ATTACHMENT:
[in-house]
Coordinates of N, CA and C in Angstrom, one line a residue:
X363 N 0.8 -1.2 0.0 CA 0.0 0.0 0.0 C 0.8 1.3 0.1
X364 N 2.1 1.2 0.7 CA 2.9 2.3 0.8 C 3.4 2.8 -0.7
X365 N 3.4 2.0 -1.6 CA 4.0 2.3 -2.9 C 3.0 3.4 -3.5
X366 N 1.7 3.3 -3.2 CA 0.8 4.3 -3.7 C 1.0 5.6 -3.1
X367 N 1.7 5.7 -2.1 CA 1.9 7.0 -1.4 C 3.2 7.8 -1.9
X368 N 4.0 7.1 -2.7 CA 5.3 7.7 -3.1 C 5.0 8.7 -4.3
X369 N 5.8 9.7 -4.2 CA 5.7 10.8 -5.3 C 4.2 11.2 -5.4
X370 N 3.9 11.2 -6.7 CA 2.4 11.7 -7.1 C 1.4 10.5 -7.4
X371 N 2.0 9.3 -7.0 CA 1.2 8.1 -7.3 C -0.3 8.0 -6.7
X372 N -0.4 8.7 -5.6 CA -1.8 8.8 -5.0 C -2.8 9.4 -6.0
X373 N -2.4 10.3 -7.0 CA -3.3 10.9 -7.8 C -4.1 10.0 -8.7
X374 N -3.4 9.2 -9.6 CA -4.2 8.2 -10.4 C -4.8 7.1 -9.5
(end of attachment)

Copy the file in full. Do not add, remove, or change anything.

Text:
[in-house]
Coordinates of N, CA and C in Angstrom, one line a residue:
X363 N 0.8 -1.2 0.0 CA 0.0 0.0 0.0 C 0.8 1.3 0.1
X364 N 2.1 1.2 0.7 CA 2.9 2.3 0.8 C 3.4 2.8 -0.7
X365 N 3.4 2.0 -1.6 CA 4.0 2.3 -2.9 C 3.0 3.4 -3.5
X366 N 1.7 3.3 -3.2 CA 0.8 4.3 -3.7 C 1.0 5.6 -3.1
X367 N 1.7 5.7 -2.1 CA 1.9 7.0 -1.4 C 3.2 7.8 -1.9
X368 N 4.0 7.1 -2.7 CA 5.3 7.7 -3.1 C 5.0 8.7 -4.3
X369 N 5.8 9.7 -4.2 CA 5.7 10.8 -5.3 C 4.2 11.2 -5.4
X370 N 3.9 11.2 -6.7 CA 2.4 11.7 -7.1 C 1.4 10.5 -7.4
X371 N 2.0 9.3 -7.0 CA 1.2 8.1 -7.3 C -0.3 8.0 -6.7
X372 N -0.4 8.7 -5.6 CA -1.8 8.8 -5.0 C -2.8 9.4 -6.0
X373 N -2.4 10.3 -7.0 CA -3.3 10.9 -7.8 C -4.1 10.0 -8.7
X374 N -3.4 9.2 -9.6 CA -4.2 8.2 -10.4 C -4.8 7.1 -9.5